ORIGINAL PAPER
Psychometric properties of the Bergen Work Addiction Scale in a Greek sample of health professionals
 
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1
Department of Nursing, International Hellenic University of Greece, Thessaloniki, Greece
2
Center for Health Services Management (CHESME), National and Kapodistrian University of Athens (NKUA), Athens, Greece
3
Department of Social Welfare, Education and Equality, Municipality of Katerini, Greece
4
Department of Internal Medicine General Hospital of Ptolemaida, Greece
CORRESPONDING AUTHOR
Chrysovalantis Karagkounis   

Department of Social Welfare, Education and Equality, Municipality of Katerini, Greece
Submission date: 2022-03-27
Final revision date: 2022-09-02
Acceptance date: 2022-09-04
Online publication date: 2022-10-24
 
 
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ABSTRACT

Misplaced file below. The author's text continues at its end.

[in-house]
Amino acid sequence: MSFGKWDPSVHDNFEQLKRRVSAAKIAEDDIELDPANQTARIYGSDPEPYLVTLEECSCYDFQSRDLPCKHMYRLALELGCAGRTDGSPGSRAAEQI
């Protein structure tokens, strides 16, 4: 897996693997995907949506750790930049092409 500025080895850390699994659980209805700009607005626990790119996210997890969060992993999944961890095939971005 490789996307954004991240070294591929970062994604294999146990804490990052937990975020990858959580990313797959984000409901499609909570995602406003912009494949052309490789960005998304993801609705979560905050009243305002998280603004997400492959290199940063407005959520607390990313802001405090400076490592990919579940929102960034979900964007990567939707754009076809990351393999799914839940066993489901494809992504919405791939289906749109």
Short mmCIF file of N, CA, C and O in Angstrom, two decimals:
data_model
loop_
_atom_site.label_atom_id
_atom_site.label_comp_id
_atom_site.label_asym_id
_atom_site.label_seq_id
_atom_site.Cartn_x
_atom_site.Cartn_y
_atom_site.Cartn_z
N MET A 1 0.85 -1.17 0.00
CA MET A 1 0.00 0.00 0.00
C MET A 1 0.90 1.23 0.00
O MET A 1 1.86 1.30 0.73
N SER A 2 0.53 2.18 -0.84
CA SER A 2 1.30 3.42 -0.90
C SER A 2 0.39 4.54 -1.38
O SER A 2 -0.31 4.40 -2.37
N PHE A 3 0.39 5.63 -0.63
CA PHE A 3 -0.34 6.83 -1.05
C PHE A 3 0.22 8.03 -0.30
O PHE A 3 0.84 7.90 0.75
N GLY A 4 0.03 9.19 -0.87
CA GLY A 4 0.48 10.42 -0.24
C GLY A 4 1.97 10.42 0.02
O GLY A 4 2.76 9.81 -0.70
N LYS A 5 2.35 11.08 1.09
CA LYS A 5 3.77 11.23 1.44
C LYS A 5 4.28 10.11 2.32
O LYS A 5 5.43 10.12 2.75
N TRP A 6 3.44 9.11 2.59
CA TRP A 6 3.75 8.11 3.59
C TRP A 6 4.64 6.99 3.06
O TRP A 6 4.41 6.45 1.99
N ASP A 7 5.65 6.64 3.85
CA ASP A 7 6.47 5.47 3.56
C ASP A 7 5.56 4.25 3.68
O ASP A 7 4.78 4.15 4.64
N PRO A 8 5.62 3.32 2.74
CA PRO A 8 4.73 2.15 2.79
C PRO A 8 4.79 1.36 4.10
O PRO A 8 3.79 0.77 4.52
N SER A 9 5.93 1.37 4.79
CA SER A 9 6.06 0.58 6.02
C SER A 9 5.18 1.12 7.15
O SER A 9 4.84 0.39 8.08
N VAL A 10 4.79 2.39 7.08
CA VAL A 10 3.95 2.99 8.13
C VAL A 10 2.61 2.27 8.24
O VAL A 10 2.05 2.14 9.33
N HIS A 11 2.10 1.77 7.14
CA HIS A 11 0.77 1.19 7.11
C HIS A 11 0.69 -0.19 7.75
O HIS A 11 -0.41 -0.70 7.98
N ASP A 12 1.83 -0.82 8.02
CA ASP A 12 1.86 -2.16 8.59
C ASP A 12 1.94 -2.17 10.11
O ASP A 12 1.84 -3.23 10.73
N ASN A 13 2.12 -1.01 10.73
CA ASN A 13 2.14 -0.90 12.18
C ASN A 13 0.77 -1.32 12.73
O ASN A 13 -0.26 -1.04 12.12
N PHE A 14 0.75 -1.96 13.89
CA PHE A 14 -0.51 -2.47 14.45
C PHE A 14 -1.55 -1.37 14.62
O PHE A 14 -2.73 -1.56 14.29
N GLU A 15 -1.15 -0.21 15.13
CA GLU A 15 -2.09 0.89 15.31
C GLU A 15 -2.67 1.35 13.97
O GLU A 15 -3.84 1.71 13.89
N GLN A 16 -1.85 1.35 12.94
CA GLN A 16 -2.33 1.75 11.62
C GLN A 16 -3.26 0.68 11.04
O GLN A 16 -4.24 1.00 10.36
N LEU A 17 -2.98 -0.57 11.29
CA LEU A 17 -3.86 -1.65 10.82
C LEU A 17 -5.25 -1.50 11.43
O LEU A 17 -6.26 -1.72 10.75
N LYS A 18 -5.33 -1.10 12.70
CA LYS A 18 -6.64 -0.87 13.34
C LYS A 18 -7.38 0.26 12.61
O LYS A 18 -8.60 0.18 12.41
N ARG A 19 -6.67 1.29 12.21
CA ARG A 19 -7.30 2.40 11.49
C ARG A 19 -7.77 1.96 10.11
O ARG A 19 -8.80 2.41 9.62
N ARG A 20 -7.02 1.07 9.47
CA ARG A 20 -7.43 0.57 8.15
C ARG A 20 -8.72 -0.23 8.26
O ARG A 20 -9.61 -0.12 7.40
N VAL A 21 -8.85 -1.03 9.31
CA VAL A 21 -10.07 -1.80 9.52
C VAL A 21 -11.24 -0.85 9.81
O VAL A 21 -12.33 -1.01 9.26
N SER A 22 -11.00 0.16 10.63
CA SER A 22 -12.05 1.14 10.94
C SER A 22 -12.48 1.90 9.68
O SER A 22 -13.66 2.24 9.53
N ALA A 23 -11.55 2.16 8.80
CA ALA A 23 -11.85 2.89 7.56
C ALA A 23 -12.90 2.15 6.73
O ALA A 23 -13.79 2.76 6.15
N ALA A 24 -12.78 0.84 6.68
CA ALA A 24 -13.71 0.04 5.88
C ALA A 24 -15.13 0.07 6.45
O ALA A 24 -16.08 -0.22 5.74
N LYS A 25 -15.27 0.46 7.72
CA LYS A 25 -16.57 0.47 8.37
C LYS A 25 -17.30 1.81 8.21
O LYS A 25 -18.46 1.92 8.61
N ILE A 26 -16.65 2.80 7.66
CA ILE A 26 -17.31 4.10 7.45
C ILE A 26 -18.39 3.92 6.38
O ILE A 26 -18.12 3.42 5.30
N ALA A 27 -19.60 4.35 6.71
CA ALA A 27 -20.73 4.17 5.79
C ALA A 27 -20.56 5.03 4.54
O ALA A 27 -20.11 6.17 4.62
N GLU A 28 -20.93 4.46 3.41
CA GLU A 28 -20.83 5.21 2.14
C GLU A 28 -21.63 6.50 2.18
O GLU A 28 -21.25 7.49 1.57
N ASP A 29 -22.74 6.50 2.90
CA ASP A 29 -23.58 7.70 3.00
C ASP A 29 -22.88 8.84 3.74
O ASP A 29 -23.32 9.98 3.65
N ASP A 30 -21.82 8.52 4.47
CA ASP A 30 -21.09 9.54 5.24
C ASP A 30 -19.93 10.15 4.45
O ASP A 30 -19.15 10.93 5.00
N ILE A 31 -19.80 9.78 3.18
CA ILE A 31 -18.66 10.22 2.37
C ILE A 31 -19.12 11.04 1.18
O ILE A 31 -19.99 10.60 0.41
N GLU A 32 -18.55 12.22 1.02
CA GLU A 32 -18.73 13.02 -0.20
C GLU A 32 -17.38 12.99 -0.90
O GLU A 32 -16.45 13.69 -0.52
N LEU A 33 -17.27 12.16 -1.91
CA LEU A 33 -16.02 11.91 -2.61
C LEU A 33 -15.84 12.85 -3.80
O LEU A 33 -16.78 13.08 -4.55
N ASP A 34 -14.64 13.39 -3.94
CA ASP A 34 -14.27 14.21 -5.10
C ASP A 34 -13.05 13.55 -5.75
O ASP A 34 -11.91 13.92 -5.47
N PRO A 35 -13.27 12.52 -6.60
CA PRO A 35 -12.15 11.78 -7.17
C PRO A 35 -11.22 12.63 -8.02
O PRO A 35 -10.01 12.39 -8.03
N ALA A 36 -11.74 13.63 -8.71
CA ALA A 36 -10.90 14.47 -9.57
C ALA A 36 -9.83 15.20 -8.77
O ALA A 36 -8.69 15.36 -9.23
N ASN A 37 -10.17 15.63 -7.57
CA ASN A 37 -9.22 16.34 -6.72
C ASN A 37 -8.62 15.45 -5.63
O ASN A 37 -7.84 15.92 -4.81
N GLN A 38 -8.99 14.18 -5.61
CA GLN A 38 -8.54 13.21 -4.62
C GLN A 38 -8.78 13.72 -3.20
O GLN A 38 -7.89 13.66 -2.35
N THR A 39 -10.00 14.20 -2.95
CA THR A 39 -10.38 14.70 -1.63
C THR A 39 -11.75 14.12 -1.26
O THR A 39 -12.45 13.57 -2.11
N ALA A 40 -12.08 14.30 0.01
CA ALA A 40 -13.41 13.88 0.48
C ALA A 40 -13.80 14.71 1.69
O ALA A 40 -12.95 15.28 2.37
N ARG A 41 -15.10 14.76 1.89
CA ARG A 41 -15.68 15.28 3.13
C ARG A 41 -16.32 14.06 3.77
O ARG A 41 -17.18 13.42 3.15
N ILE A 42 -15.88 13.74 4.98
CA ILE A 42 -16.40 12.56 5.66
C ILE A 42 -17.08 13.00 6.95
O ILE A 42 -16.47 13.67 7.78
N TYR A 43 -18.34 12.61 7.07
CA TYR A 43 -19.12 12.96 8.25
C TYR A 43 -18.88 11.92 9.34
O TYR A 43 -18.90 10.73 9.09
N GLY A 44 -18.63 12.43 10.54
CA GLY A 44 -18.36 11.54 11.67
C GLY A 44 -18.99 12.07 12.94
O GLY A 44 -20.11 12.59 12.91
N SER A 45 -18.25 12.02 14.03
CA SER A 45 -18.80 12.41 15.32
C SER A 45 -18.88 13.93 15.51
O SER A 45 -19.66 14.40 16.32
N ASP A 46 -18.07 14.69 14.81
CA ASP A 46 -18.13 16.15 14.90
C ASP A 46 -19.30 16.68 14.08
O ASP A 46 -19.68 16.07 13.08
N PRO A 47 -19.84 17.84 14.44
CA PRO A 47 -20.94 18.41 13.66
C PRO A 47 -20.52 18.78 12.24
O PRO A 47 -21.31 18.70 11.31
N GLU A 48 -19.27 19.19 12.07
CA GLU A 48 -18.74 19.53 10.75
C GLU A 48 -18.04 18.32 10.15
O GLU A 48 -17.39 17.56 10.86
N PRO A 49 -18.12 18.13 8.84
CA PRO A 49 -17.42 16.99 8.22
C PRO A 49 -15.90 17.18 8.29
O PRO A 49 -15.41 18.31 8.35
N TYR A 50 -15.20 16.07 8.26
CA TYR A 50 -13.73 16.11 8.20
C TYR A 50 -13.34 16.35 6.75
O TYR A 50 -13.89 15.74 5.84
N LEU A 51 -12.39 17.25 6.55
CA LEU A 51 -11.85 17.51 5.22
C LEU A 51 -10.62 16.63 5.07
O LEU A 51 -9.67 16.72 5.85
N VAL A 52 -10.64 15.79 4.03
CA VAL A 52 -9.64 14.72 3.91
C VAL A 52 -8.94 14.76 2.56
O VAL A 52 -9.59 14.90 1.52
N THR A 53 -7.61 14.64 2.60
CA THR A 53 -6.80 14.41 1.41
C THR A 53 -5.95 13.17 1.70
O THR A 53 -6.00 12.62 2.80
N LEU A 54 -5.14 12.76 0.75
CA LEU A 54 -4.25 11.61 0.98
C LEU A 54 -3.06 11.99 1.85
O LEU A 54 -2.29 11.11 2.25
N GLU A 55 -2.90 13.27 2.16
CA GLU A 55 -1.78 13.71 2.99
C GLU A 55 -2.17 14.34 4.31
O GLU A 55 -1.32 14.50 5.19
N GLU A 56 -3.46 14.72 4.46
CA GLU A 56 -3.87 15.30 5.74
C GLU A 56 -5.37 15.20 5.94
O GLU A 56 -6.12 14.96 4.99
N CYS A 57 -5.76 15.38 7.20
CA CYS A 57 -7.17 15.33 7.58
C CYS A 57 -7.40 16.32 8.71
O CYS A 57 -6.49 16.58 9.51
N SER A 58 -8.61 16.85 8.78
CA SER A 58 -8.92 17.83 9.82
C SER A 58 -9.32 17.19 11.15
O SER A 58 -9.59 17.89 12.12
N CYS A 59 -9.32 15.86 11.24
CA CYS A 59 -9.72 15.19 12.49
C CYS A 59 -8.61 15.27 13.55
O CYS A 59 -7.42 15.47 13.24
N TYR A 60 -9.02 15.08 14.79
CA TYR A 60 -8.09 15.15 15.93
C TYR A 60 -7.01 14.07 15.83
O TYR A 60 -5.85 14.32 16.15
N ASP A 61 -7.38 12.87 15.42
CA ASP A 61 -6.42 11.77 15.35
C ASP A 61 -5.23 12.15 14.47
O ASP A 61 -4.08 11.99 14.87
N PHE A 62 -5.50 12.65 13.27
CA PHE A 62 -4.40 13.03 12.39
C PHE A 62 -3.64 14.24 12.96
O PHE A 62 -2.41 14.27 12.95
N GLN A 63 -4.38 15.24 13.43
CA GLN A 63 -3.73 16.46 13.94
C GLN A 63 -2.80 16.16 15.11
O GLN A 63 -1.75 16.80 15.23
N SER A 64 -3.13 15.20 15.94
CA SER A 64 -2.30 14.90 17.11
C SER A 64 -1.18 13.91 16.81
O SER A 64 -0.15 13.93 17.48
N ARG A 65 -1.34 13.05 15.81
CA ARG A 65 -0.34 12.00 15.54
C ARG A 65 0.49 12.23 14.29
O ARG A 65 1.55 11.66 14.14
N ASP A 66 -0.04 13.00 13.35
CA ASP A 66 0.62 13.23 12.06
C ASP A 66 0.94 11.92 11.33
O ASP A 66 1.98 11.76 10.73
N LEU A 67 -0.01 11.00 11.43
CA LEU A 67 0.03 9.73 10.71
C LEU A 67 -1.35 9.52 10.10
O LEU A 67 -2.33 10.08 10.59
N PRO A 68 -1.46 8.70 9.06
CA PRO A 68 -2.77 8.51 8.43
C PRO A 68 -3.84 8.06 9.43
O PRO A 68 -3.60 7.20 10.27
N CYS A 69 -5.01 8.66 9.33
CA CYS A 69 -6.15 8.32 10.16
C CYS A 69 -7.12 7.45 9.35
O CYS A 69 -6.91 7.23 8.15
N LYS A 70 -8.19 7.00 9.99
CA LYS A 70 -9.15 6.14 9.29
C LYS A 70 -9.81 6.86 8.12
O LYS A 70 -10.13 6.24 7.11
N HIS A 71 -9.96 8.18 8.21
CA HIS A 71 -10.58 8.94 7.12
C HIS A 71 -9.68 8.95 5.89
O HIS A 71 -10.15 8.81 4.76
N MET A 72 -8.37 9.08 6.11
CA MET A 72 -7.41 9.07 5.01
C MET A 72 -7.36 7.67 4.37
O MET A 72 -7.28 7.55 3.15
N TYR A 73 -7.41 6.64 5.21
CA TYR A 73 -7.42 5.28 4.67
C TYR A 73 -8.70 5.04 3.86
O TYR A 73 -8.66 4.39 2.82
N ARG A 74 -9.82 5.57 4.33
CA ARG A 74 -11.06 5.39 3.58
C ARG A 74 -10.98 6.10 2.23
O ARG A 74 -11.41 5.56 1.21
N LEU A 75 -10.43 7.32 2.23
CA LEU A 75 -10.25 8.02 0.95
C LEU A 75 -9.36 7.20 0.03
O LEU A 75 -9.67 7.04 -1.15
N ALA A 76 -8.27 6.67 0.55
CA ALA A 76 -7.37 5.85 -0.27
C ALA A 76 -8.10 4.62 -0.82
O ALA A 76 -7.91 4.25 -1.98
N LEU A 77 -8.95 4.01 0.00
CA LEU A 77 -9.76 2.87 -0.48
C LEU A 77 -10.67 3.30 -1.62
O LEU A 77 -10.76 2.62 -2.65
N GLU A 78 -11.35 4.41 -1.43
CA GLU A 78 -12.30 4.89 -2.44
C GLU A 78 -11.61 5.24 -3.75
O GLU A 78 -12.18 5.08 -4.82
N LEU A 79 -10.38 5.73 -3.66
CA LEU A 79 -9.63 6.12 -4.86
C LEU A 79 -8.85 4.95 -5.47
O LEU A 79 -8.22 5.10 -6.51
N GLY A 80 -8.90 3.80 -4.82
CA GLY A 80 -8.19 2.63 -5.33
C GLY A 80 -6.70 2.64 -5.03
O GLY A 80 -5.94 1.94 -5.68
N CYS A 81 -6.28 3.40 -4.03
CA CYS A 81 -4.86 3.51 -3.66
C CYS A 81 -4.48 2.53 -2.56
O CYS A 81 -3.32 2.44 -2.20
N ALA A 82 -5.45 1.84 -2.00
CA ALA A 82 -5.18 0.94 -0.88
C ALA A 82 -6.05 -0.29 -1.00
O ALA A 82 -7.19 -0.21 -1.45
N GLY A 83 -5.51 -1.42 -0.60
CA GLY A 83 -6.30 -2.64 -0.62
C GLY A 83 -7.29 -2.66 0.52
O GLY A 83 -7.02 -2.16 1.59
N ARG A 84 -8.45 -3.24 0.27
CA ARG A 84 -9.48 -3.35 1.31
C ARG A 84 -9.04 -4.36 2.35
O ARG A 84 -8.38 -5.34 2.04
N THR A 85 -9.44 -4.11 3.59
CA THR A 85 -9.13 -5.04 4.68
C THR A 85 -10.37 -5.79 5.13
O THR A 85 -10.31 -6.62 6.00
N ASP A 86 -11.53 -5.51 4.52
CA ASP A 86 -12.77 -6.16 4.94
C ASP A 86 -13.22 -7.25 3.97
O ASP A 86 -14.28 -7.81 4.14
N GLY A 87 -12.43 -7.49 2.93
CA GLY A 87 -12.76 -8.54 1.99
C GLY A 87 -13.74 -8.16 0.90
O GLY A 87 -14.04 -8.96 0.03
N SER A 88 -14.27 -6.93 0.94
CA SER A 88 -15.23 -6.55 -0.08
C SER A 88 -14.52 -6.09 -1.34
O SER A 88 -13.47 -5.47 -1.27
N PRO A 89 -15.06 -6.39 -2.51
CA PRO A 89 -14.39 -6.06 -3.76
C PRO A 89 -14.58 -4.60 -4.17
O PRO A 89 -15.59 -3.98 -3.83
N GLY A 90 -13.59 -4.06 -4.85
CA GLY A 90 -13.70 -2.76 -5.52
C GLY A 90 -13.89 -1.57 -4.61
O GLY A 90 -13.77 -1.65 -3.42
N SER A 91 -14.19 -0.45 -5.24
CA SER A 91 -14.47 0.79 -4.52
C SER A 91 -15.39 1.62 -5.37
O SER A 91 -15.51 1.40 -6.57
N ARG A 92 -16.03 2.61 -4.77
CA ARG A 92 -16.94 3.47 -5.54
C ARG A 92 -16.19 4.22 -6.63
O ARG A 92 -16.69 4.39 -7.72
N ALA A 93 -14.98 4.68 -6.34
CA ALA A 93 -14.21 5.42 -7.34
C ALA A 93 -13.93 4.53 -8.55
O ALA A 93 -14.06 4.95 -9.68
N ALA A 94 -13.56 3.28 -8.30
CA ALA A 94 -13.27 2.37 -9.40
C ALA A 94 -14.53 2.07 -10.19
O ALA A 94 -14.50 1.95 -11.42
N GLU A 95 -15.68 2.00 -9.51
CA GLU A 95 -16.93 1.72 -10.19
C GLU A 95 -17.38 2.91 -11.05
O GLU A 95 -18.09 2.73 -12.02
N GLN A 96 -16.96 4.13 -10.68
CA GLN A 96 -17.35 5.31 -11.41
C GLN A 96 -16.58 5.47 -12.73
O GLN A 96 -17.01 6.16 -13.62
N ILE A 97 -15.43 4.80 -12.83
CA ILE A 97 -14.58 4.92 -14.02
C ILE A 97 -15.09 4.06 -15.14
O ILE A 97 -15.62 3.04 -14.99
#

Background:
Work addiction it is an emerging topic in organizational research because it has a great impact on human resources, especial-ly in the health sector, and has led to the development of a number of valid assessment tools. Among work addiction scales, the Bergen Work Addiction Scale (BWAS) has good psychometric properties and a small number of items, and comes with a recommended cut-off for categorization of work addiction. The aim of the present study was to evaluate the psychometric properties of the BWAS in a Greek sample of health professionals (HPs) and to measure their work addiction.

Participants and procedure:
A cross sectional study using an online questionnaire related to work addiction was completed by 542 HPs through the offi-cial websites of 8 secondary hospitals in Greece.

Results:
The level of HPs’ work addiction was moderate. The internal structure of the scale was satisfactory (α = .78). All seven items of the BWAS were significant and had standardized values above 0.48. Work addiction was significantly associated with older age and the profession of physician.

Conclusions:
Based on the findings of the present study, the Greek BWAS has good psychometric properties, such as good reliability, internal consistency and construct validity and is recommended as a suitable tool to assess work addiction in clinical settings and future research.

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